A wealthy person who adopts aspects of a poor lifestyle, or visits the areas in which they live, is missing the reality of what it is to be extremely poor. To live in poverty is to have limited options and limited resources, which isn’t romantic or exciting. It can be deadly: a study found that the rich and poor have a huge mortality gap. For men, if you’re in the richest 1 percent, on average you live 14.6 years longer than the poorest 1 percent of men. The wealthiest women live 10.1 years longer than the poorest women.
Poverty also increases infant mortality rates. If you’re slumming it or going on a poverty tour, you don’t necessarily see what it’s like to not be able to afford medical care for your dying child.
“Slumming it” trivializes a life-and-death matter. Extremely poor people often have to work multiple jobs to afford to go to the doctor and take care of their kids. They make valiant efforts to rise above the extreme poverty line, and some succeed — but some don’t. Poverty tourism reduces these efforts and dehumanizes people by making them a spectacle. This, then, increases the social distance between rich and poor, the watcher and the watched.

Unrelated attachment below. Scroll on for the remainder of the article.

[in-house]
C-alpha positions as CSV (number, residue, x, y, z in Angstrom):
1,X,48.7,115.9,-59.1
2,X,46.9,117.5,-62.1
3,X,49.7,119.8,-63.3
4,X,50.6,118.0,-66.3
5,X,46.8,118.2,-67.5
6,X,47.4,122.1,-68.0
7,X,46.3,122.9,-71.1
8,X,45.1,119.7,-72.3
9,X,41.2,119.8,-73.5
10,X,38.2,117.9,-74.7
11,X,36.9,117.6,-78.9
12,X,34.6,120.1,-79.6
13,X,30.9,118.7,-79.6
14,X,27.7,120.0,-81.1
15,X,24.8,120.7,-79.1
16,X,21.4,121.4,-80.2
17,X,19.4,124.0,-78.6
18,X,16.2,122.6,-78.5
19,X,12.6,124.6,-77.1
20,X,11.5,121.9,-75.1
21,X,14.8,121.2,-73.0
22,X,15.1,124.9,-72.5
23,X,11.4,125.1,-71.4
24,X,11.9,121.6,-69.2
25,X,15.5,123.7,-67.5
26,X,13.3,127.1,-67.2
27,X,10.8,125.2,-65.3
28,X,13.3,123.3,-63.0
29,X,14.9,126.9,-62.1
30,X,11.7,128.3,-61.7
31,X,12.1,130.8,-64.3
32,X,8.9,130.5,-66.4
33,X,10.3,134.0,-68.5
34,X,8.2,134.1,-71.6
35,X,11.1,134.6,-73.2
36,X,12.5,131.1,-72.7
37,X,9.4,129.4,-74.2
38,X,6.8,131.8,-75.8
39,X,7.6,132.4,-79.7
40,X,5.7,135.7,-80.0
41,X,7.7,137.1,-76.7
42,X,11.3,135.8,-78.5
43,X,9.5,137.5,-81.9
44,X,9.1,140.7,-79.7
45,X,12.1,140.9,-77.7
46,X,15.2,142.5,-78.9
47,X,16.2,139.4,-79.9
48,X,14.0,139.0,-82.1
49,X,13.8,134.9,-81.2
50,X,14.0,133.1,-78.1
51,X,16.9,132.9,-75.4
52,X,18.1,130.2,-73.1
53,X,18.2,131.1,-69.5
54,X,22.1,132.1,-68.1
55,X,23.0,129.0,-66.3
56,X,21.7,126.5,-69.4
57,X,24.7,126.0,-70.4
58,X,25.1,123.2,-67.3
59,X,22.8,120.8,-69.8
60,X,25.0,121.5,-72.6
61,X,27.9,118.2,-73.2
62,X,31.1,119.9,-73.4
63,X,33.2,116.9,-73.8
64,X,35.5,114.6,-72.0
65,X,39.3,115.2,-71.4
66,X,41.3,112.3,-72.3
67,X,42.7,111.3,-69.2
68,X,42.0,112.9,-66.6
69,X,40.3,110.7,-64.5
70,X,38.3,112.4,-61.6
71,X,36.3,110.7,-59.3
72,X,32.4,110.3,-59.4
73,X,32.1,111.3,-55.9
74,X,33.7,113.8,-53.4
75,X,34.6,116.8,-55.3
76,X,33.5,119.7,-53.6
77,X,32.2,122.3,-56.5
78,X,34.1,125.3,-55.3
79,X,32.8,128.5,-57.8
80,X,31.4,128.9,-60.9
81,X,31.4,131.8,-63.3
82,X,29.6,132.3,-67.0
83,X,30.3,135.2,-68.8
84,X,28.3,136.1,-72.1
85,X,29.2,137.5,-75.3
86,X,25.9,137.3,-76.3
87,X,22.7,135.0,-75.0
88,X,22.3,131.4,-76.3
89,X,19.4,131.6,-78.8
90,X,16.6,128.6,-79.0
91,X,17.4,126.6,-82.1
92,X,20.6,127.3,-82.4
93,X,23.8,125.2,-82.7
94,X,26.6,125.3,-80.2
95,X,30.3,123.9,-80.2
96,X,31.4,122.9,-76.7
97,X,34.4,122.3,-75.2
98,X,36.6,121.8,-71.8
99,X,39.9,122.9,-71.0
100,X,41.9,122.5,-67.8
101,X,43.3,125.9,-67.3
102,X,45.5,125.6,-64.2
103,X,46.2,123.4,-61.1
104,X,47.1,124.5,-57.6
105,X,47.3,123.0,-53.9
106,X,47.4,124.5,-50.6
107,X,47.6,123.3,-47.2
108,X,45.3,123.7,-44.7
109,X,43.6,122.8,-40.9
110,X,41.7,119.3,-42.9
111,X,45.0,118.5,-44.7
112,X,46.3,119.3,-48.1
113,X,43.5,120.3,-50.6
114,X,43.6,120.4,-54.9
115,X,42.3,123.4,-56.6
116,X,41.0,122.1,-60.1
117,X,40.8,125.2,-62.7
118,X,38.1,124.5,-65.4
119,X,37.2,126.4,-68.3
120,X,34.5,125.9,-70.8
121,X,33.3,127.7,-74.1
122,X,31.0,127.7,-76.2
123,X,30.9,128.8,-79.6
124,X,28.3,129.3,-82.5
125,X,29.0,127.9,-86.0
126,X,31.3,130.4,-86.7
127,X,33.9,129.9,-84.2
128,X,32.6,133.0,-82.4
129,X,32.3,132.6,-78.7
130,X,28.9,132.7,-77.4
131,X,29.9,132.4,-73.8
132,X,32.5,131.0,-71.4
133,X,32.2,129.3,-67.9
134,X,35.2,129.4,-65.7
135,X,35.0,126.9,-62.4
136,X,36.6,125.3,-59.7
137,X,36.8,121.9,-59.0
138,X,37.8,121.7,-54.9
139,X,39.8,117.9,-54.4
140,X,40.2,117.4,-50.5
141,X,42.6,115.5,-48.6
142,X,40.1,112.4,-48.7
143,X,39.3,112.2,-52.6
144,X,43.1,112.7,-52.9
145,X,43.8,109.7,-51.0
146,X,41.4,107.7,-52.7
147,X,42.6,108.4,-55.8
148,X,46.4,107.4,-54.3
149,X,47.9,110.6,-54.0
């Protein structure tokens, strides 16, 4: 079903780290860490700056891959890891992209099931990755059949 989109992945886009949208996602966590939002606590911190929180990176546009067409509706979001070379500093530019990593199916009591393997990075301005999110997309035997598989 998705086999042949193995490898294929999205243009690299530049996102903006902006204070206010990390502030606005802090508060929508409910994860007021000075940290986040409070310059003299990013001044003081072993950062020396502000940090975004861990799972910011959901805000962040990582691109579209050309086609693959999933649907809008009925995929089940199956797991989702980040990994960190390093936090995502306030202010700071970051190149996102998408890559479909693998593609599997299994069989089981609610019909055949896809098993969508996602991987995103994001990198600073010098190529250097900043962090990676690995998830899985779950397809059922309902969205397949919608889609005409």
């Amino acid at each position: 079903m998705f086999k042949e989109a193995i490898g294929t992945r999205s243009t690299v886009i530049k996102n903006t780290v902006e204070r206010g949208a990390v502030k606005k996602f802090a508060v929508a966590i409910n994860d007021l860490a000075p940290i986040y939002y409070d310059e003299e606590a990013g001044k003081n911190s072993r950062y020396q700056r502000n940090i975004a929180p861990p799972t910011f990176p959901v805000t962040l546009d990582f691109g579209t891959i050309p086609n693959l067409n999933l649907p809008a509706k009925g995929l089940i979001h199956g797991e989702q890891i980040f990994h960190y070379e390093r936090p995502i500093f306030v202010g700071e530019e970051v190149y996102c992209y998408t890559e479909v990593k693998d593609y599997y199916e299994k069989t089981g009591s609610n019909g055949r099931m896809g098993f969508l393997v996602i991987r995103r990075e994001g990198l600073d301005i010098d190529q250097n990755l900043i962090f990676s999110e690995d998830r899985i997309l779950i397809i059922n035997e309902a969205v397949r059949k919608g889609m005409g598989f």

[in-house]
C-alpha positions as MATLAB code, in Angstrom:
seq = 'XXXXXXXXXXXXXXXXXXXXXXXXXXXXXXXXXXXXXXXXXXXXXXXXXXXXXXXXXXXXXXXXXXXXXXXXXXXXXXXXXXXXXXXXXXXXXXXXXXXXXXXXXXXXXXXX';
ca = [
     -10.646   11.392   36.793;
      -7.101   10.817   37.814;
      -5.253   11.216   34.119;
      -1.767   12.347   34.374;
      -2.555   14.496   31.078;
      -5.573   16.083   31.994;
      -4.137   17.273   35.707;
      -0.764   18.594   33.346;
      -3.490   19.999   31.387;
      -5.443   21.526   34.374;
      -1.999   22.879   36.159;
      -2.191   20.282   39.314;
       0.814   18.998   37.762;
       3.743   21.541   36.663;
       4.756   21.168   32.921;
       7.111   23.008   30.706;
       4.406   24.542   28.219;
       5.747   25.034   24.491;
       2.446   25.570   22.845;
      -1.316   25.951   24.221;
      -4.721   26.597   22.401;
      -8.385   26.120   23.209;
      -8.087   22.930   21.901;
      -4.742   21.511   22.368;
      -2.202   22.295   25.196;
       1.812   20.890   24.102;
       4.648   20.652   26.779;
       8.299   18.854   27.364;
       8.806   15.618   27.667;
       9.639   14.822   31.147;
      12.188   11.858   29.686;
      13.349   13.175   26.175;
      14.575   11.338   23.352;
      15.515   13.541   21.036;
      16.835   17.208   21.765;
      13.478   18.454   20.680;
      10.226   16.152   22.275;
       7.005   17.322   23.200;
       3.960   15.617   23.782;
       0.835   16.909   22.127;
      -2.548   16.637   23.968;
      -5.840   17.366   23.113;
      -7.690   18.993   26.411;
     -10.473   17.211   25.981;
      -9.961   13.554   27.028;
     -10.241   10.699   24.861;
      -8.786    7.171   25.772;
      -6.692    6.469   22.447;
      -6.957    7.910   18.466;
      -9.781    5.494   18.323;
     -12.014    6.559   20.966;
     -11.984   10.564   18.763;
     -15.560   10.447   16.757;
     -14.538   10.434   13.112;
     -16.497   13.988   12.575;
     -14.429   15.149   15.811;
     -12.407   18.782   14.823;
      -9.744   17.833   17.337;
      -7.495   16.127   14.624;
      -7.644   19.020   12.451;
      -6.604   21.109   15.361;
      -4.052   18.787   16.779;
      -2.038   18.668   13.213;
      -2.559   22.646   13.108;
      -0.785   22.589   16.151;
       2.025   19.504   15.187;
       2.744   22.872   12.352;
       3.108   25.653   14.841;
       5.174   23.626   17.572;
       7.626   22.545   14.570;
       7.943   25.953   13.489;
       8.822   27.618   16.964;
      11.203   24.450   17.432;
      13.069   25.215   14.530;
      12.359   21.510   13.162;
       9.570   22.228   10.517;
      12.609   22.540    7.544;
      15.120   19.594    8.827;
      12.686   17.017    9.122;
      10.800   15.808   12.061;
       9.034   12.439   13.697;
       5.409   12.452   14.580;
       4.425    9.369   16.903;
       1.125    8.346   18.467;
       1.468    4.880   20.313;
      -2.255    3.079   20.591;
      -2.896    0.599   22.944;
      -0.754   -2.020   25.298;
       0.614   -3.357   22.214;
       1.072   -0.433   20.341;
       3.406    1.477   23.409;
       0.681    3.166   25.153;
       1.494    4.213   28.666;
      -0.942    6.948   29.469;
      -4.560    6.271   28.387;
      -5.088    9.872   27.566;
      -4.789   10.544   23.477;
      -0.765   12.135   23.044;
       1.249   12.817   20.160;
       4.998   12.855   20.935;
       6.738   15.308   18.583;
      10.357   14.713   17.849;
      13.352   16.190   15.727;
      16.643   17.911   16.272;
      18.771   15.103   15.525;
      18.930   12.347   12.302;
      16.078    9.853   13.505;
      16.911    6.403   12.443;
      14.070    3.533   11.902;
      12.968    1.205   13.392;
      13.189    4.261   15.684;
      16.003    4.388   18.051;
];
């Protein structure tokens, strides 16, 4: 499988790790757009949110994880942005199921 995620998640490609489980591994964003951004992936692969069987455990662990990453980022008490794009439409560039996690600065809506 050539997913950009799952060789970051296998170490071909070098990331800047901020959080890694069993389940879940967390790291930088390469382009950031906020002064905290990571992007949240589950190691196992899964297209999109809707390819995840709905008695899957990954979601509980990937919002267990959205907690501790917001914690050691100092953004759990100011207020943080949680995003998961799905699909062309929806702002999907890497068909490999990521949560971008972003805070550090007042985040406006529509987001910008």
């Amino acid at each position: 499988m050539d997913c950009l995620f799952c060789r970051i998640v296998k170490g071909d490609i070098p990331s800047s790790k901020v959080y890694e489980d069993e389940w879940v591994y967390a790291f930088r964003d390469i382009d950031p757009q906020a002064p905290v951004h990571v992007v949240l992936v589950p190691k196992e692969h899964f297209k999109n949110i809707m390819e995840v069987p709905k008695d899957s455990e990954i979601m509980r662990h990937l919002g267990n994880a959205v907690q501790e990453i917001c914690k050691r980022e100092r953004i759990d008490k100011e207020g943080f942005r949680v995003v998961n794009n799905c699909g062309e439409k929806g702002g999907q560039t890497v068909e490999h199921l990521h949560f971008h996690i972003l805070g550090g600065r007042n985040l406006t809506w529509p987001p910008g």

The Biggest Problem with Poverty Tourism
If the tourist learns a great deal about the state of poverty in a country, state, or city, and it influences their voting decisions, philanthropy, and life choices, there may be a positive side to poverty tourism.
But the problem with poverty tourism is it thrives off of the spectacle of poverty, a shallow avatar that doesn’t present the whole picture. Tour companies don’t have an incentive to present slums as a sordid places that are the result of political choices. In a study of poverty tours in Mumbai’s Dharavi slum, Melissa Nisbett found that “Slum tour[ing] depoliticizes poverty,” and, “Slum tour[ing] empowers white, wealthy westerners, rather than slum residents.”